As an advocate for Age-Friendly Communities, I realize how critically important this topic is and I am looking forward to continuing to work on the issue.








FOSTER: I have already voted no on Question #1. This thirty-six-page citizens’ initiative creates a fourth branch of government with a board that has no oversight from the legislature, the only avenue of accountability to the taxpayer. If passed, it will likely make Maine the highest taxed state in the Nation. What a terrible thing to do to the citizens, when over the last eight years Maine finally has achieved a fiscal responsibility that has improved every measurable performance of the state’s economy. There are other aspects to this referendum that earns its designation as a Scam.




Raymond (parts of Gray, New Gloucester, and all of Frye Island). District 67 Maine House of Representative

Sue Austin versus Anne Gass

AUSTIN: Question One is possibly the most aggressively destructive pieces that we have had to consider in the list of recent referendums. As usual the question is worded to sound so innocent and equitable for all Maine people.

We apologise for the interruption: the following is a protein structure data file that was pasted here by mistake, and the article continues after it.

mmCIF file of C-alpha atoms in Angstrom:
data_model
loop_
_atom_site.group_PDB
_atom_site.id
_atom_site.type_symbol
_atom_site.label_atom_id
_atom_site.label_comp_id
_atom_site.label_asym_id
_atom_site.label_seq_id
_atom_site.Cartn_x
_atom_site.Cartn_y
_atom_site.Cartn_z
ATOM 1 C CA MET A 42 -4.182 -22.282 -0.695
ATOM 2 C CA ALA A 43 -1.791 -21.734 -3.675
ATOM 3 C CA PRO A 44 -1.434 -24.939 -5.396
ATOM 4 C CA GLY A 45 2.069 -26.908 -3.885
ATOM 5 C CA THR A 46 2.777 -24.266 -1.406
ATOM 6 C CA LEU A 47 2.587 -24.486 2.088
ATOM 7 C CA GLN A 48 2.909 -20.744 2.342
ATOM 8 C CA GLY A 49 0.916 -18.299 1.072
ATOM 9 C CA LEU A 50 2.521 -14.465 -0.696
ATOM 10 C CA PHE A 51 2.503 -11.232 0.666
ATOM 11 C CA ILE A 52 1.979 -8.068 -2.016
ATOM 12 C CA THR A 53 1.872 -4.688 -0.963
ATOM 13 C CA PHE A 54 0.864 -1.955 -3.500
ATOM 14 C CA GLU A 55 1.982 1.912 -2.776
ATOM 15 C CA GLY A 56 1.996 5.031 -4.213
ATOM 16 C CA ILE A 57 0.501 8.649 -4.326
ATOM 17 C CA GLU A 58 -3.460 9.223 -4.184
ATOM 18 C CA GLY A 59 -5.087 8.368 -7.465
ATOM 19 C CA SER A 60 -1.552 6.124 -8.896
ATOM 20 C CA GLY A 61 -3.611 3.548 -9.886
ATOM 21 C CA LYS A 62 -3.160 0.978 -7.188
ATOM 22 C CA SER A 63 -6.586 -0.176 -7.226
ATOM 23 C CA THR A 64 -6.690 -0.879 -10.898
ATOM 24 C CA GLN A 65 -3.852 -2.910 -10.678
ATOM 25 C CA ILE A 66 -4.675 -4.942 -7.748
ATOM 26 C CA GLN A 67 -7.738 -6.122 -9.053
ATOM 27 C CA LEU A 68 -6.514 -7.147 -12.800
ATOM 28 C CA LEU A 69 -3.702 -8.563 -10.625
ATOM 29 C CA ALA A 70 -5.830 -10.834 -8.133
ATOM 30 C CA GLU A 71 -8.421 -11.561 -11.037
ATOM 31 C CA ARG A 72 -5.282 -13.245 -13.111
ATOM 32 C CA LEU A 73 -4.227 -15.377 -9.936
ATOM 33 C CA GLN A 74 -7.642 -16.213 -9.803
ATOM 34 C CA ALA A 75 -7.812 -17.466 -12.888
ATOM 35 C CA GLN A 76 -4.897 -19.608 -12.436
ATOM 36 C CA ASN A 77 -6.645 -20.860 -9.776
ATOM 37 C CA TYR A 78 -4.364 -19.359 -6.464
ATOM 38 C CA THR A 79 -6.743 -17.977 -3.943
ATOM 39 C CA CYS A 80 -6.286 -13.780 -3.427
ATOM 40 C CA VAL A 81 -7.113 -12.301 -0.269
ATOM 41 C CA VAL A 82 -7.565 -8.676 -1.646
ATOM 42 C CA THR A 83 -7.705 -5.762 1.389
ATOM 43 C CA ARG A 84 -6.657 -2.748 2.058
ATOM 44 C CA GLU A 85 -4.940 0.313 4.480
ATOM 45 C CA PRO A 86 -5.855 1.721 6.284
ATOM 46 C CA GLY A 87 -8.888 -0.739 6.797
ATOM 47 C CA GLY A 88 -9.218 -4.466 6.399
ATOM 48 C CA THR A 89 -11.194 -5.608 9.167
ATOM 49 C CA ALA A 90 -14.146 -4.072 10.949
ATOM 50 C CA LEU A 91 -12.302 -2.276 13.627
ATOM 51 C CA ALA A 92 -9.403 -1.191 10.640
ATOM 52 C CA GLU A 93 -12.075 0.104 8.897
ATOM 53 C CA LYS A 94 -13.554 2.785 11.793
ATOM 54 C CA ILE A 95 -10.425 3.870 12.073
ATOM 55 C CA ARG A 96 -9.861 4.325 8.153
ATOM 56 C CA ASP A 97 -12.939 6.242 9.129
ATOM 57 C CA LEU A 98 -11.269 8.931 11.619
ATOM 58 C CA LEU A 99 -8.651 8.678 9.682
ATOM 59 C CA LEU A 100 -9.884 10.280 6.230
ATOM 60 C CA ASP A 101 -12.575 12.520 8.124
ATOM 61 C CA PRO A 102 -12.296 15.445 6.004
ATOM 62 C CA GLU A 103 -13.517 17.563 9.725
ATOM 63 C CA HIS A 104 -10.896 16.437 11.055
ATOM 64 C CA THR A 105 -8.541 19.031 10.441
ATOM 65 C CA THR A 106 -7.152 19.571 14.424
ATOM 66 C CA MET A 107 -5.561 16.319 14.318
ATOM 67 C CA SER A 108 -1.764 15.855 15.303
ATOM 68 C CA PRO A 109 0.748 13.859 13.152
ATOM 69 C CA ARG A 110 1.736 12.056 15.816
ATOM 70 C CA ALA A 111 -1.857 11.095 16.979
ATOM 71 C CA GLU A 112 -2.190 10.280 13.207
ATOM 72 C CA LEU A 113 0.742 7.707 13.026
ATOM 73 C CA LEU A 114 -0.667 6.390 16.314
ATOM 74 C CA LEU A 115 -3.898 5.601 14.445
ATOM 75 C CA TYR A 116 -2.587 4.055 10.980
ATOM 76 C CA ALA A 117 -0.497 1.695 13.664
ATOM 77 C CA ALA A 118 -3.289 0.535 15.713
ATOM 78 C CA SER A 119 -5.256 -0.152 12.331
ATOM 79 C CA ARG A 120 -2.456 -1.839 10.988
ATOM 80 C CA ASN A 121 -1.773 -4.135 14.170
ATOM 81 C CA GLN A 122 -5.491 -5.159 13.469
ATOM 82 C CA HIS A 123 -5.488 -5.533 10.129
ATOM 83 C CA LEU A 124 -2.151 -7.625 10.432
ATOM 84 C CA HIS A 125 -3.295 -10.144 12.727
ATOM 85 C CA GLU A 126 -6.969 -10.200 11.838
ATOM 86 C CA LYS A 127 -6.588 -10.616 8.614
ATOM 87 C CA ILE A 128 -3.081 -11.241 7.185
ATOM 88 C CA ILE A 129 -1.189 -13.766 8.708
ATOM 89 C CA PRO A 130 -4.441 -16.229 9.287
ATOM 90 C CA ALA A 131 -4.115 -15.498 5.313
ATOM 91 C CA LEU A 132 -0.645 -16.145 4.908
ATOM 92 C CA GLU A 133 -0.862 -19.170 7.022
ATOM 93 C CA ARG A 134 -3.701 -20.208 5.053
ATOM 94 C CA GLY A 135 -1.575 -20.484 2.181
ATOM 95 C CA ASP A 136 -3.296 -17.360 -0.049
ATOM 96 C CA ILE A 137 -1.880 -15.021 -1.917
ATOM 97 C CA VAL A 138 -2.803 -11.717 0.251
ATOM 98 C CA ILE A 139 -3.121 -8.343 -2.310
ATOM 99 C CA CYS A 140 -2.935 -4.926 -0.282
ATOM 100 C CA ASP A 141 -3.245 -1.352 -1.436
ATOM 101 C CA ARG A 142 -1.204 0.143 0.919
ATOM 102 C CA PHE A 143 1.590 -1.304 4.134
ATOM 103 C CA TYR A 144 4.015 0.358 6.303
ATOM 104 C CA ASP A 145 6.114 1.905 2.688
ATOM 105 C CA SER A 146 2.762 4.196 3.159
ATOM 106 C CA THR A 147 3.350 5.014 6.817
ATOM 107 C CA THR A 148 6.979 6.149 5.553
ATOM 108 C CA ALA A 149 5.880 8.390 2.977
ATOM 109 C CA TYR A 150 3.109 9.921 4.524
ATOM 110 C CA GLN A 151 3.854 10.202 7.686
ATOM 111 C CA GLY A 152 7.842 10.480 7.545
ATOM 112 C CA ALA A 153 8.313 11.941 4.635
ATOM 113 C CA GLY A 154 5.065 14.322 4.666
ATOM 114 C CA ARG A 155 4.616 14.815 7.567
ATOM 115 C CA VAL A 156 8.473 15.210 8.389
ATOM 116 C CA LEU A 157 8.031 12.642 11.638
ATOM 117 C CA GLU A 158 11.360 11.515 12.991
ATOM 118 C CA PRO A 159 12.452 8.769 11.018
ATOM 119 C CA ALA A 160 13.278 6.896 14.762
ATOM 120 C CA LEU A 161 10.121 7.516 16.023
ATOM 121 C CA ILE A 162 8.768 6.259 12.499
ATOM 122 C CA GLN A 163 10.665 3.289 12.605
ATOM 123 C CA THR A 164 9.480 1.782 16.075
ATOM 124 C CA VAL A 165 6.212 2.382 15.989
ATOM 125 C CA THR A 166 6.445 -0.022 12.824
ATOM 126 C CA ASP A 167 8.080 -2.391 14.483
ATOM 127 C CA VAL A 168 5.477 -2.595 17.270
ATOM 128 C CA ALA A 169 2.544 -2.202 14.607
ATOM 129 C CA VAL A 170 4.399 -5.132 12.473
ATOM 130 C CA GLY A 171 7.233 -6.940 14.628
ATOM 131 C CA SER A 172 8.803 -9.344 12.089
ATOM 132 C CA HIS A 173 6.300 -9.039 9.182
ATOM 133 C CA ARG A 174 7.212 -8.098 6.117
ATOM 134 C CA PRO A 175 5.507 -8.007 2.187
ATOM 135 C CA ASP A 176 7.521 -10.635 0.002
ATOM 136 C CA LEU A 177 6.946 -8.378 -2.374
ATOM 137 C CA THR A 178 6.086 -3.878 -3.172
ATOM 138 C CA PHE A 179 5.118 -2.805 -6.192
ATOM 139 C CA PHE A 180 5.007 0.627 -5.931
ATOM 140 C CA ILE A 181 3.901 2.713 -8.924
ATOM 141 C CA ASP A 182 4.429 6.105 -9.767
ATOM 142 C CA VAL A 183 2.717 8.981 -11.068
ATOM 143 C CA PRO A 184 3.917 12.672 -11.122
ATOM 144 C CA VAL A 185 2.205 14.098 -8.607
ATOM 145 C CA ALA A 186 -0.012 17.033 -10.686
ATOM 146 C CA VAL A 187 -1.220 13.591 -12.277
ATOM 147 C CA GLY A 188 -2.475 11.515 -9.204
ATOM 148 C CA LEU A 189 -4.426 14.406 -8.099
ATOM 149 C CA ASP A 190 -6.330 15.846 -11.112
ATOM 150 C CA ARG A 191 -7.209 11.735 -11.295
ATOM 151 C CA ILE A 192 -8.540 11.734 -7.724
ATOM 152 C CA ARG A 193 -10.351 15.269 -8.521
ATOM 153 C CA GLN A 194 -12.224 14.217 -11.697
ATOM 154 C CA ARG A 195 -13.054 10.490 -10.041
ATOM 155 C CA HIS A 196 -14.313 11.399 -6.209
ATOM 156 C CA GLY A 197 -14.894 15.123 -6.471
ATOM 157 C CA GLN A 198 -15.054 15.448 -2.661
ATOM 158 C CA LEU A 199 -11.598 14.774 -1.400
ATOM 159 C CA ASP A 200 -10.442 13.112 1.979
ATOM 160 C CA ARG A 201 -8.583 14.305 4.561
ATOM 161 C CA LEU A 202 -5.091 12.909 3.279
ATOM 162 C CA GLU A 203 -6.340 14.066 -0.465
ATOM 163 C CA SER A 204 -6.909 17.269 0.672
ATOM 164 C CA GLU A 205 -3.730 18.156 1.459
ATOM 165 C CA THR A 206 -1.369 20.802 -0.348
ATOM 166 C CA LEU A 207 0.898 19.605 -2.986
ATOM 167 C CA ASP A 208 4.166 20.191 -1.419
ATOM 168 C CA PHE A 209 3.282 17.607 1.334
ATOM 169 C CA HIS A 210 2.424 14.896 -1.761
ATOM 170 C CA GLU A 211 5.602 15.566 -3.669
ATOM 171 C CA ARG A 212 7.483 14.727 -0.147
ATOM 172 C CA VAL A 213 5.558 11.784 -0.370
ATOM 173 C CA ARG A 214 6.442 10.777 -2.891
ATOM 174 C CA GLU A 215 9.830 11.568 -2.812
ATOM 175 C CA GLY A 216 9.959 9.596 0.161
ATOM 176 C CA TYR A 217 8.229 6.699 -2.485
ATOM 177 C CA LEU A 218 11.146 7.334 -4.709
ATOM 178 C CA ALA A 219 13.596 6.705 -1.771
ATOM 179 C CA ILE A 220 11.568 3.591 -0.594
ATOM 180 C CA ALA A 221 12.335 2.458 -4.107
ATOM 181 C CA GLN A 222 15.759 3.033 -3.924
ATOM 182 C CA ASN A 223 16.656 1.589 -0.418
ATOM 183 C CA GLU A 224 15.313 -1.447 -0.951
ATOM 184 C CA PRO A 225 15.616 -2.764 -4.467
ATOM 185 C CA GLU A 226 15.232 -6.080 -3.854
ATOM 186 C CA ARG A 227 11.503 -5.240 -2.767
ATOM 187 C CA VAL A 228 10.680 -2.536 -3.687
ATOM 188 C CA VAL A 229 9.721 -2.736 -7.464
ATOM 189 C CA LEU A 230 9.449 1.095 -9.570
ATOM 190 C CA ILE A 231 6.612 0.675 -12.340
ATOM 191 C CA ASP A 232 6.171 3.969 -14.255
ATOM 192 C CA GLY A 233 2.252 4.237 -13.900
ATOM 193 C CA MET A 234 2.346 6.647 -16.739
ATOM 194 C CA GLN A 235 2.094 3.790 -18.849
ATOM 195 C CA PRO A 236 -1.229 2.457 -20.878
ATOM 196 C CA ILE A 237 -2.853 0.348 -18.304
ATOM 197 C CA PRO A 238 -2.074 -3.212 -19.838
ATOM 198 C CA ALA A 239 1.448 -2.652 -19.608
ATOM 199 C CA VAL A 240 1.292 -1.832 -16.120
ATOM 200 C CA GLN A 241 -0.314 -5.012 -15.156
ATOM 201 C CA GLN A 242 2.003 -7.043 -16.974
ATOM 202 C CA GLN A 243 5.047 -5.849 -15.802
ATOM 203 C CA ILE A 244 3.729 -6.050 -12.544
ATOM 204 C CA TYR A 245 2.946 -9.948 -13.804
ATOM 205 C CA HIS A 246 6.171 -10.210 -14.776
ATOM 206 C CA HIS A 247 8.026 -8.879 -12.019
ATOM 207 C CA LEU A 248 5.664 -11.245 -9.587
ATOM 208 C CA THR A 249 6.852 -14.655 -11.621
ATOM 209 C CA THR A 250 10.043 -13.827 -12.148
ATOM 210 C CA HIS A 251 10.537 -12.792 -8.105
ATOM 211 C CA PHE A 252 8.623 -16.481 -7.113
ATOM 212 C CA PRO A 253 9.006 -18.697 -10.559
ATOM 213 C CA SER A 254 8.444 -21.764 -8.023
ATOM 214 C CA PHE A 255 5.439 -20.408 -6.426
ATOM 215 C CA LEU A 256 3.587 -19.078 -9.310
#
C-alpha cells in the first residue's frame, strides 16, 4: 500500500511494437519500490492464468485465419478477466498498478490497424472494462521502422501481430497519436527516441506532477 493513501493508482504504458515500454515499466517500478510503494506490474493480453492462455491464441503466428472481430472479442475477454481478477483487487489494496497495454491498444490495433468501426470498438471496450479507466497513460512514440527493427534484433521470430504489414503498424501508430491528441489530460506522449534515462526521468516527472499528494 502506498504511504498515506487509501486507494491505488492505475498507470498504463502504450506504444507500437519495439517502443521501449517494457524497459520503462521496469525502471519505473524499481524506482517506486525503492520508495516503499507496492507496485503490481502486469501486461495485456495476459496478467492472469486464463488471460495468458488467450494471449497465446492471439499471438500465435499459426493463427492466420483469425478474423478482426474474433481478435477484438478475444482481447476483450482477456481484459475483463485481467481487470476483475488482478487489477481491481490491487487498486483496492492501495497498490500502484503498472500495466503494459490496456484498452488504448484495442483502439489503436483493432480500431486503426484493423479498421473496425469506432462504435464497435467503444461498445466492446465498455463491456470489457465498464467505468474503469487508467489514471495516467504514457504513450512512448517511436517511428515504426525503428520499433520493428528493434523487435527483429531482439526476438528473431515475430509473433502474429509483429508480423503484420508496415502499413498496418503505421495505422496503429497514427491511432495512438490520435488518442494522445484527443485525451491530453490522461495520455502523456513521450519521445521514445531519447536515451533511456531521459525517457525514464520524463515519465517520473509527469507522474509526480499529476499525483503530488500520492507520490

However, it would place one of the highest taxes in the country on a combined household income of $128,000 and above. It would have a tremendous burden on small family owned businesses. Many of whom are the life blood of our small communities.

This piece touts a home health care benefit to all seniors with no means testing and no Maine state residency requirement. This program would be governed by a nine-member board that would work independently outside the realm of the state’s administration, and the Maine State Legislature with open access to this targeted tax revenue to spend with no taxpayer accountability.

If we really feel that we want our young people to be able to stay Home in Maine to start families, invest in our communities and add to our trained, skilled workforce, the vote on this question is very,
very simple - “NO”!

GASS: I'm voting "no" on Question 1.